​Think Pink: 8 Bold Displays of the Unexpected Hue

Generally speaking, the varied shades of pink are often discounted as too girlish, juvenile or campy for any significant treatment in architecture. Because of these associations, more often than not, the color is reserved for decorative effect or other, more trivial applications. Think 80s kitsch-pastiche, Googie-style roadside architecture, or the household princess playhouse.

Notwithstanding the blithe and often gendered attributes, pink is being unilaterally approached. Coinciding with societal movements toward gender equality and fluidity, the color is being used as a form of open-ended expression, where different approaches to color usage are thanks to open exchange in the digi-sphere. Moving away from secondary use as it relates to gender, youth and playfulness, architecture and other areas of design are embracing the warm shade. In fact, Pantone presented ‘rose quartz’ as one of two colors of the year that represent a symbolic expression of mood and attitude. As it were, pink is now common place.

Below you’ll find a few projects that make the most of the flushed hue, which for some reason, are somehow ordinary and extraordinary all at once.

Fire Station Vierschach by Pedevilla Architects, Innichen, Italy

This light weight concrete fire station was intentionally made a red color to indicate the function of the building. On the interior, stone pine and native Loden wood create a warm contrast to the concrete exterior, providing a cohesive and inviting atmosphere.

Surf Shack by Roger Ferris + Partners, Southampton, N.Y., United States

Only 200 yards from the ocean, this shingled cottage is outfitted with a Pan-Am style motor vehicle and an above-ground 10 foot by 75 foot pink pool clad in Corian. Located in a wealthy Long Island area, the project is a tribute to the ordinary vernacular and 1950s pop culture.

Sustainable Housing Model by Tatiana Bilbao SC, Mexico

Using concrete blocks and wooden pallets for a sustainable housing prototype, this project developed as a flexible family dwelling that can be constructed for under $8,000. This pink scheme installed in Mexico demonstrates the modular capability of the project, which allows homes to be expanded in phases to adapt to each family’s individual budget and requirements.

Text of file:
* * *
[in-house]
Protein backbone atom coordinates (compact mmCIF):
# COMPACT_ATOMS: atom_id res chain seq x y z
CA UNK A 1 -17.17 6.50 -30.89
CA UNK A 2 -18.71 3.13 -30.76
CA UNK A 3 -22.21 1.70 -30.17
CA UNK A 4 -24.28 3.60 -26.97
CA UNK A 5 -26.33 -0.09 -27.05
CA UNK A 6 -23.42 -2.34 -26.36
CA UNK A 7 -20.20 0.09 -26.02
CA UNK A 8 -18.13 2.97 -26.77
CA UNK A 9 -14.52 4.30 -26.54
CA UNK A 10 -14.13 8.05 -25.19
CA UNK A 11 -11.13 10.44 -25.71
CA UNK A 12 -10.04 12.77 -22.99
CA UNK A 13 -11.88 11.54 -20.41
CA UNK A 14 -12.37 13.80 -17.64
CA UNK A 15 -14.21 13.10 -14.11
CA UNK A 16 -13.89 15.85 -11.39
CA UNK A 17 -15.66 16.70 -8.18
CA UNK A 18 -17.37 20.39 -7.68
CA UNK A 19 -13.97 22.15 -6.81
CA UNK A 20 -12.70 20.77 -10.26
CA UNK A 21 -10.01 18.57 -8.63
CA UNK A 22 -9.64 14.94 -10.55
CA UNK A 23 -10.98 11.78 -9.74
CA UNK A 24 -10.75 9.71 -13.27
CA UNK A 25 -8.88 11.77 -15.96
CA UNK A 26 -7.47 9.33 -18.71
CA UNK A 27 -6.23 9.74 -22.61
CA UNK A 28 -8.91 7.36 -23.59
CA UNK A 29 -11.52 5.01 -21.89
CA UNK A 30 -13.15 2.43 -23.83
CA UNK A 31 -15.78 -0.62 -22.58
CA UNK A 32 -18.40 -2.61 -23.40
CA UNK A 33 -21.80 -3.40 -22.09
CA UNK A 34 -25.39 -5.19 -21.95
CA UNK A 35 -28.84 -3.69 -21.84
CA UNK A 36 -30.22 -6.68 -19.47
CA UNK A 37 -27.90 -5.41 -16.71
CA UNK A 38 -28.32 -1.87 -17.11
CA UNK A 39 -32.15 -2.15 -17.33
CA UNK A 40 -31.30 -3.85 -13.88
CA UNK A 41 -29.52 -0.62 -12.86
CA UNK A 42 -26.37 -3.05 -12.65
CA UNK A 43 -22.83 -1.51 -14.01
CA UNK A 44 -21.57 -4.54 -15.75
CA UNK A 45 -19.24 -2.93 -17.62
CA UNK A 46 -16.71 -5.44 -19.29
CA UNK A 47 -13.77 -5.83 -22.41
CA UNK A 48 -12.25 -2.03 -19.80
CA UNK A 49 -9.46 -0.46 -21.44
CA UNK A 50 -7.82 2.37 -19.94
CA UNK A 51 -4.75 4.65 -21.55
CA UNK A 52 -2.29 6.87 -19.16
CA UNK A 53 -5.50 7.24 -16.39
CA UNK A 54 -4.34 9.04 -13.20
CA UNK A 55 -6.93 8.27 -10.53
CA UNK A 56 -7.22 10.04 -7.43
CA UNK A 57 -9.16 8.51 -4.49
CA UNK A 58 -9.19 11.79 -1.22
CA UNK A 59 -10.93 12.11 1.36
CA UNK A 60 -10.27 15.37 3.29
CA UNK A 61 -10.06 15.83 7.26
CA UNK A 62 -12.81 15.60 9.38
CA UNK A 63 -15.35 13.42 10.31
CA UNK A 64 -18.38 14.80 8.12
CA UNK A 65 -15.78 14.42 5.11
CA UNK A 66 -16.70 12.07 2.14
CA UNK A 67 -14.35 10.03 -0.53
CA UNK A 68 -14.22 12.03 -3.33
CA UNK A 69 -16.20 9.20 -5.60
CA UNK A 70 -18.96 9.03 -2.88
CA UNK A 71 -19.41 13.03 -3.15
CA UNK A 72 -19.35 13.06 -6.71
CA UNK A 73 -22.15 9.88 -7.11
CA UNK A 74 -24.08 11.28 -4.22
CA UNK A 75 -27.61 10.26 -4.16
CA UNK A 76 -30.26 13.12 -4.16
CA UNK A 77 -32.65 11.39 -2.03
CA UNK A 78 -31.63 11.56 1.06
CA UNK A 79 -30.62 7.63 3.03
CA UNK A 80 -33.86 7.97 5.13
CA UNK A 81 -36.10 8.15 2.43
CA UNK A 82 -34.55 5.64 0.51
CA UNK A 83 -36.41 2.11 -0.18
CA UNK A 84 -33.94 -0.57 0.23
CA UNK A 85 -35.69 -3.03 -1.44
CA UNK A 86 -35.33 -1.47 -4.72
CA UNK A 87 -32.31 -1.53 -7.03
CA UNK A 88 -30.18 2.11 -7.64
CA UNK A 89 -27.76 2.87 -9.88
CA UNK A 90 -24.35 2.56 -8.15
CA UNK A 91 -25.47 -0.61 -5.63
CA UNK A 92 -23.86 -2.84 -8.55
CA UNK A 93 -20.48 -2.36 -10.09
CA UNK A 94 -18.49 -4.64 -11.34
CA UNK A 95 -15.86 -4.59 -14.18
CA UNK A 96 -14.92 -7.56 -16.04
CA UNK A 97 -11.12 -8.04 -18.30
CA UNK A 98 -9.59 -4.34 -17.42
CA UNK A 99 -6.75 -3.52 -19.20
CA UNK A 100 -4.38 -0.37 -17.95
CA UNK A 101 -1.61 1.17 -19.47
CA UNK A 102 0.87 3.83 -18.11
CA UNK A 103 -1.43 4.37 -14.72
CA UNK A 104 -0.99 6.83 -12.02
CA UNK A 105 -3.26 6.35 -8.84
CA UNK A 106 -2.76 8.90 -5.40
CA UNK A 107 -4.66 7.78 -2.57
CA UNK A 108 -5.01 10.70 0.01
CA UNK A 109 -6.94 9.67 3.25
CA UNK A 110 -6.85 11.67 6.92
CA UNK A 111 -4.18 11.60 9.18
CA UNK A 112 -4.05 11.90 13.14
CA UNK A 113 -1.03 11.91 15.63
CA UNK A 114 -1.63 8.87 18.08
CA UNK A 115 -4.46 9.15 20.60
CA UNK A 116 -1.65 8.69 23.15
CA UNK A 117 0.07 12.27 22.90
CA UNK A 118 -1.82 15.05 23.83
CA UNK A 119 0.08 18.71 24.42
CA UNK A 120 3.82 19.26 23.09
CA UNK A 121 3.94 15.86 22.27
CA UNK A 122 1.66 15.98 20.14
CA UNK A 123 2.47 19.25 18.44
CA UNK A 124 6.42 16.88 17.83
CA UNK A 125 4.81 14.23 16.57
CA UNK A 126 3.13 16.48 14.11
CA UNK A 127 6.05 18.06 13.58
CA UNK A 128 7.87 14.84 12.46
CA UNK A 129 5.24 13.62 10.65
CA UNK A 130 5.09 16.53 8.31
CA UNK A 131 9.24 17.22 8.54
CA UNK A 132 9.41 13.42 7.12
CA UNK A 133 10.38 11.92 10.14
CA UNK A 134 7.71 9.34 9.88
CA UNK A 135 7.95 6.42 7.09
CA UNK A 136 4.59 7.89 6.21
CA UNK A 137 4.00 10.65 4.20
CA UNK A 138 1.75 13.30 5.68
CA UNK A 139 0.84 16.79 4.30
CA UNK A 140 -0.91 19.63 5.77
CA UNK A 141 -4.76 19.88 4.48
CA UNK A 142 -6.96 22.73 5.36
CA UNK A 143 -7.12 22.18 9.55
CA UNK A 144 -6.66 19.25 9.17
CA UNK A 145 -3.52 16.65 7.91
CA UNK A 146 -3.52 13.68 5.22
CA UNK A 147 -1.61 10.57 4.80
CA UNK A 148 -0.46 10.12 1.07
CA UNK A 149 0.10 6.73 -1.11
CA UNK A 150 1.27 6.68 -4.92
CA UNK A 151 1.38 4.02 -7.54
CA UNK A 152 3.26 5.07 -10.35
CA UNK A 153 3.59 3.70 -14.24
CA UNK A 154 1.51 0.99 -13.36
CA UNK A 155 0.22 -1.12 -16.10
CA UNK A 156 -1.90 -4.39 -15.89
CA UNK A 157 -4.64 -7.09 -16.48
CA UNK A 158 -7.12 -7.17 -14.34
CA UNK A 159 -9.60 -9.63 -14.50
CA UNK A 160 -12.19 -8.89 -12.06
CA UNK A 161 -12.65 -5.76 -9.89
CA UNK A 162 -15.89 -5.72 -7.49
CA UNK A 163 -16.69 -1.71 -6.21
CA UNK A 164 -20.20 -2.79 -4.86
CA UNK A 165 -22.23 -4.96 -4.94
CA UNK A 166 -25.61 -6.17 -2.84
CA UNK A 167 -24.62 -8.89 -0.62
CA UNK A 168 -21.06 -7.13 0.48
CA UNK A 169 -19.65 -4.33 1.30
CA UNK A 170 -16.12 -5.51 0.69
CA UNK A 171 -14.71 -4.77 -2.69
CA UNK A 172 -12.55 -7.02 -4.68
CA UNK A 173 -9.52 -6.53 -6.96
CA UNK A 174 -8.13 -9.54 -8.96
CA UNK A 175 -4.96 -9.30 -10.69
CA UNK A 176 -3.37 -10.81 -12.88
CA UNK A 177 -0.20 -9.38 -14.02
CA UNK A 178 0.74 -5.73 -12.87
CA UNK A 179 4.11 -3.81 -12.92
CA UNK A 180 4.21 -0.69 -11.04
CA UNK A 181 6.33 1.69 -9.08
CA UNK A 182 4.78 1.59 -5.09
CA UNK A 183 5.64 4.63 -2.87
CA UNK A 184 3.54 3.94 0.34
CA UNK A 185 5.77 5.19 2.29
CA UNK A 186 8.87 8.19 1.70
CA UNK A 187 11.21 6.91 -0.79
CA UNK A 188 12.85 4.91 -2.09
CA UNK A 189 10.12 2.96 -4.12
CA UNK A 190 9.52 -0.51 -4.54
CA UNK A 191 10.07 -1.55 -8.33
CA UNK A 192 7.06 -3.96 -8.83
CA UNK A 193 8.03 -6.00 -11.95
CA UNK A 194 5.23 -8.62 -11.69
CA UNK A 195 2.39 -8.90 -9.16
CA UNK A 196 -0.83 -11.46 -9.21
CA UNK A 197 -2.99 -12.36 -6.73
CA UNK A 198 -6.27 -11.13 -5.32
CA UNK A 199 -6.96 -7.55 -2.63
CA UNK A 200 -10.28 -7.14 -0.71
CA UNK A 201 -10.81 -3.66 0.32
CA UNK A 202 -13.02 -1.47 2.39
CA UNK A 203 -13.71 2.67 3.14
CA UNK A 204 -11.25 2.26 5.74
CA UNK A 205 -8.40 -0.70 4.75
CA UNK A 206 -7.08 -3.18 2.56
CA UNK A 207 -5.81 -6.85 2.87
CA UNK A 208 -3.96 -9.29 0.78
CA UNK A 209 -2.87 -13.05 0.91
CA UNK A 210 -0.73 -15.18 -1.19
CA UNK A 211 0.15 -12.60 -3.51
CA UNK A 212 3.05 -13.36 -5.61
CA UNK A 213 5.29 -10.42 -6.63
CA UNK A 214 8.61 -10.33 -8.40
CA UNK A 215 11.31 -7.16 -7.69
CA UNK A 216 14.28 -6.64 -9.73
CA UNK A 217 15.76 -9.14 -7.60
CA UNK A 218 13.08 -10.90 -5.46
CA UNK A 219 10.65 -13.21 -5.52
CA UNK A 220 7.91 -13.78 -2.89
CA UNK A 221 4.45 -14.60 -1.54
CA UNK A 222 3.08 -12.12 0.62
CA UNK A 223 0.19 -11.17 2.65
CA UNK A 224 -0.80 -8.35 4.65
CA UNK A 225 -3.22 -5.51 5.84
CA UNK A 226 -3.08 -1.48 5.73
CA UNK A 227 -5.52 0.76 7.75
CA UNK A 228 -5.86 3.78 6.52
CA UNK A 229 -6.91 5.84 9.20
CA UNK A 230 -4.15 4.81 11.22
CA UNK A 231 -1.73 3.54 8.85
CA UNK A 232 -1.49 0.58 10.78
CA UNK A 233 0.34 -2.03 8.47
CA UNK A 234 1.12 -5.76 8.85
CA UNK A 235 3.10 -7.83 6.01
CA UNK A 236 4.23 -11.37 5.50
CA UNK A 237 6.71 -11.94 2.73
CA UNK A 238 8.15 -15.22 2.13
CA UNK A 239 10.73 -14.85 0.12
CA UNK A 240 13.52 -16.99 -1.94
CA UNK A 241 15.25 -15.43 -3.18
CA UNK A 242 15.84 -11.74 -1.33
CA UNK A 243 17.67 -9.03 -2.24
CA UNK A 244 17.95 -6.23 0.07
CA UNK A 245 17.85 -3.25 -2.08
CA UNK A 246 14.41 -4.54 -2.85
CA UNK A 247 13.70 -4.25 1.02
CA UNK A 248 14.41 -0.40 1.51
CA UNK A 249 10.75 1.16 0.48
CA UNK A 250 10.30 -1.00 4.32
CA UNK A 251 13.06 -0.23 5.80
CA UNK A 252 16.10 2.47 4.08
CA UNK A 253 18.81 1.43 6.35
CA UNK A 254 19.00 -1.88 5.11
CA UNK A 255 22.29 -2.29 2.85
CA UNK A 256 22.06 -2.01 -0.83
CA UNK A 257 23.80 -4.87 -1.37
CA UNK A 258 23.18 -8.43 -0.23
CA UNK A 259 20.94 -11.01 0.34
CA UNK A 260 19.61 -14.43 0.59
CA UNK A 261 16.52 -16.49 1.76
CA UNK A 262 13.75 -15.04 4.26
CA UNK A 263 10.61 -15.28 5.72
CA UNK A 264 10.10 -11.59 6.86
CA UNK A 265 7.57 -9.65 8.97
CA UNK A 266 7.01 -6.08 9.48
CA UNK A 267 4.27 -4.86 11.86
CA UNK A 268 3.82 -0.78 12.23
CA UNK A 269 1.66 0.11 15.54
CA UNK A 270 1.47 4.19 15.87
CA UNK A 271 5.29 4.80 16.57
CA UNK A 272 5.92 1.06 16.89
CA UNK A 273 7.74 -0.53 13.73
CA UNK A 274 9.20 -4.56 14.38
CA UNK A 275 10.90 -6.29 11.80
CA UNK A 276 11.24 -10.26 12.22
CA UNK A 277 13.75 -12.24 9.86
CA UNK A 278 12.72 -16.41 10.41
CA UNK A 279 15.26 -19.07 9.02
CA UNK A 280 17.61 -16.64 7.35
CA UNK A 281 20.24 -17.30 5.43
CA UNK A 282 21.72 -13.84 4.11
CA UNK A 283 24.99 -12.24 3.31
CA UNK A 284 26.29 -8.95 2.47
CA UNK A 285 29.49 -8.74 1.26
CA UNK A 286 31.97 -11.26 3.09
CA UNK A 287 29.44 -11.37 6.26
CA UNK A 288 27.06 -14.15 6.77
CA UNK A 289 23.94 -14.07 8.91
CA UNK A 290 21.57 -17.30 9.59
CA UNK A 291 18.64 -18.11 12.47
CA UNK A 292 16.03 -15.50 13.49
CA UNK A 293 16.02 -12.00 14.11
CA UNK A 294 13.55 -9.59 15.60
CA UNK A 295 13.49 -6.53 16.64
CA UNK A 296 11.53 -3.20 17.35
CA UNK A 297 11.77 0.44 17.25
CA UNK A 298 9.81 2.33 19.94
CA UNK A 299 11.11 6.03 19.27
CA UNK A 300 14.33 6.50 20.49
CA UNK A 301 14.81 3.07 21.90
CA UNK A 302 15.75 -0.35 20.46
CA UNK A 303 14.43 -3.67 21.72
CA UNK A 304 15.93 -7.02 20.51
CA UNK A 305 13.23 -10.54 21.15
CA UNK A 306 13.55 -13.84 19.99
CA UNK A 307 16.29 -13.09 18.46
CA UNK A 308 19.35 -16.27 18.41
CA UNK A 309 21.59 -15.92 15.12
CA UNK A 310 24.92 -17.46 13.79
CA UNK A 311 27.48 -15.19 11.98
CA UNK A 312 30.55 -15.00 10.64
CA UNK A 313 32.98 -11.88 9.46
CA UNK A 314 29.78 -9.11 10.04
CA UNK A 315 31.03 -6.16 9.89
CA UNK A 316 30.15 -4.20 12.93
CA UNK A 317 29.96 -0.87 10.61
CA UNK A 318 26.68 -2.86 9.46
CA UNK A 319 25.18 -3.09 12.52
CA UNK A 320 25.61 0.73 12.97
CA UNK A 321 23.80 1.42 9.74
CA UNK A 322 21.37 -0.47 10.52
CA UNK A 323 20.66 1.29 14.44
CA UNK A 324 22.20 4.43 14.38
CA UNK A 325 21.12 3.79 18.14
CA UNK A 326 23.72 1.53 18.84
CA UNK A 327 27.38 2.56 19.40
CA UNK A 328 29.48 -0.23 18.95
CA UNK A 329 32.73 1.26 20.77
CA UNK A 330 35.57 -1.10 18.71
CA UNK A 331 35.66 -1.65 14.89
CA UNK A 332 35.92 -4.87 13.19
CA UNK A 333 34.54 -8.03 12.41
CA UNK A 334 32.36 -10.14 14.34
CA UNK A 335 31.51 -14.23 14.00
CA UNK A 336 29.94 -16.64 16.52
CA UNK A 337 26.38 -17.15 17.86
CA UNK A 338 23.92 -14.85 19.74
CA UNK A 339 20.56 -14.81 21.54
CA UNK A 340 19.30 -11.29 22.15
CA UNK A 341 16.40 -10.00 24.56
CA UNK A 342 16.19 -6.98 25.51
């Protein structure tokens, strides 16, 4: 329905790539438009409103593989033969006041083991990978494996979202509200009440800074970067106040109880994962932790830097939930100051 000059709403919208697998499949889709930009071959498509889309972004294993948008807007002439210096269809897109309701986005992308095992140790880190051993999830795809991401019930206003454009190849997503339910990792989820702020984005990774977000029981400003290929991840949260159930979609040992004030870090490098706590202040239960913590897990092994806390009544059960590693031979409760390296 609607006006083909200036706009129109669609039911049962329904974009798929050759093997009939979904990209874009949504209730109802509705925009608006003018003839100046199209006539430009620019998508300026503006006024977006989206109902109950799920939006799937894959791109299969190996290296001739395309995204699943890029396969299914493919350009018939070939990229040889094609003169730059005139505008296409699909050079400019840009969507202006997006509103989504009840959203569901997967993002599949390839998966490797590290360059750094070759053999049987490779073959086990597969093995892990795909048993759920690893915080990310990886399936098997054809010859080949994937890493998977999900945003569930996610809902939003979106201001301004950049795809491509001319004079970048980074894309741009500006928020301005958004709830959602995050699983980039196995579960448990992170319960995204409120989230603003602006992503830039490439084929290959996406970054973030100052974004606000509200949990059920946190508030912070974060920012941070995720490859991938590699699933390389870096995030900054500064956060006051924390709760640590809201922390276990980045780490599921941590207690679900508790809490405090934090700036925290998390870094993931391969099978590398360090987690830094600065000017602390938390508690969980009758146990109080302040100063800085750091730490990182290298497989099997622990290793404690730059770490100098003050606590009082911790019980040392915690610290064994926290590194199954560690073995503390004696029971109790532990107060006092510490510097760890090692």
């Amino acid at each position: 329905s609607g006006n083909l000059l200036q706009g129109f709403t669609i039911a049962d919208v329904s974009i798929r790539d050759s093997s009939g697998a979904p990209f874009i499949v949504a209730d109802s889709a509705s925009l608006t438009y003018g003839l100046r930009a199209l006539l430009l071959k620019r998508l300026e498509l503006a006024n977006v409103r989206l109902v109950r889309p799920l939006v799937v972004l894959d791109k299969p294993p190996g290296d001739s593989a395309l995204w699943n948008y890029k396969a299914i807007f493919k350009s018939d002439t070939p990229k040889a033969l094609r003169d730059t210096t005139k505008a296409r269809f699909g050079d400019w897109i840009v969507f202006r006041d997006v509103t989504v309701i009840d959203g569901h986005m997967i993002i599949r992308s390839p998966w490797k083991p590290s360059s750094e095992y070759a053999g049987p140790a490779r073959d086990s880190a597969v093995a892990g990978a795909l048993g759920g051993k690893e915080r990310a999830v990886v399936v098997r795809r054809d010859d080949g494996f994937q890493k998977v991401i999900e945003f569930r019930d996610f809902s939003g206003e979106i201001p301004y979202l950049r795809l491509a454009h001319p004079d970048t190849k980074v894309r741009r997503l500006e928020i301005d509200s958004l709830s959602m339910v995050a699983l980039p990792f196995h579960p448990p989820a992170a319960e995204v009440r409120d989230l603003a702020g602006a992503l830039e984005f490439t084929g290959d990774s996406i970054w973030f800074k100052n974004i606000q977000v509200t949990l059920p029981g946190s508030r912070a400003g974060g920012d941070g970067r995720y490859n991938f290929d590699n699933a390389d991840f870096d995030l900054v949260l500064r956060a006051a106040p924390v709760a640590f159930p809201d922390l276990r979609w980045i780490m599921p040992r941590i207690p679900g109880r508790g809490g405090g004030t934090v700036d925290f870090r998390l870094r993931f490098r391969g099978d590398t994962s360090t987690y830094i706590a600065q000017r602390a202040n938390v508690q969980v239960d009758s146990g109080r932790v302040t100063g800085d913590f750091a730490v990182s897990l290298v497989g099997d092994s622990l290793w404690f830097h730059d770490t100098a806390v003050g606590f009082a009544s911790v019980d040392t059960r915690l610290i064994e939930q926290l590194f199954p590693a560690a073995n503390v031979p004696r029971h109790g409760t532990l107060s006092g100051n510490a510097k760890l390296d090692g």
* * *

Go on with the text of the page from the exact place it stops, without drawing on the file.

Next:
92-bed Nursing Home in Pont-sur-Yonne by Dominique Coulon & Associés, Pont-sur-Yonne, France

This nursing home is enveloped around a vibrant pink interior courtyard, housing 96 rooms complete with touches of warm pink and solar orientation. Inside, the traffic routes are flooded with sunlight, ideal for strolling through warm hued ergonomically designed seating areas.

Spring Forest by Draisci Studio, London, United Kingdom

Designed as an installation for Clerkenwell Design Week, 100 pink and red umbrellas cover a large urban space like a forest of giant poppy flowers. Offering an intimately shaded place of rest, sunlight filters through an unusual canopy with red foam-clad scaffolding.

House Taishido by Akira Koyama + KEY OPERATION INC. / ARCHITECTS, Taishido, Japan

This family residence is outfitted with a bright pink garage that is offset by the gray stucco facade. With a complex interior consisting of rooms of varying sizes, small openings and steps were designed for the family cat to have free mobility beneath the house’s asymmetrical roofline.

Turning Pink by LEONG LEONG, Manhattan, N.Y., United States

Located in New York’s Chinatown, this giant pink fortress was made from three-inch rigid insulation and mirrored acrylic. As part of a temporary and site-specific installation that was part of a series, the pink installation explores “the translation of a legible figure into a continuous visual field.”

CANOPIES WORLDS THINNEST STEEL ROOF by Maxwan Architects + Urbanists, Rotterdam, Netherlands

Paying close attention to public space surrounding railway hubs, “hammock and pillow” canopy structures were implemented as a low-cost solution to create attractive and functional environments. Despite weighing five tons each, the razor-thin rooftops appear weightless, bent in the form of a wind-blown suspended cloth.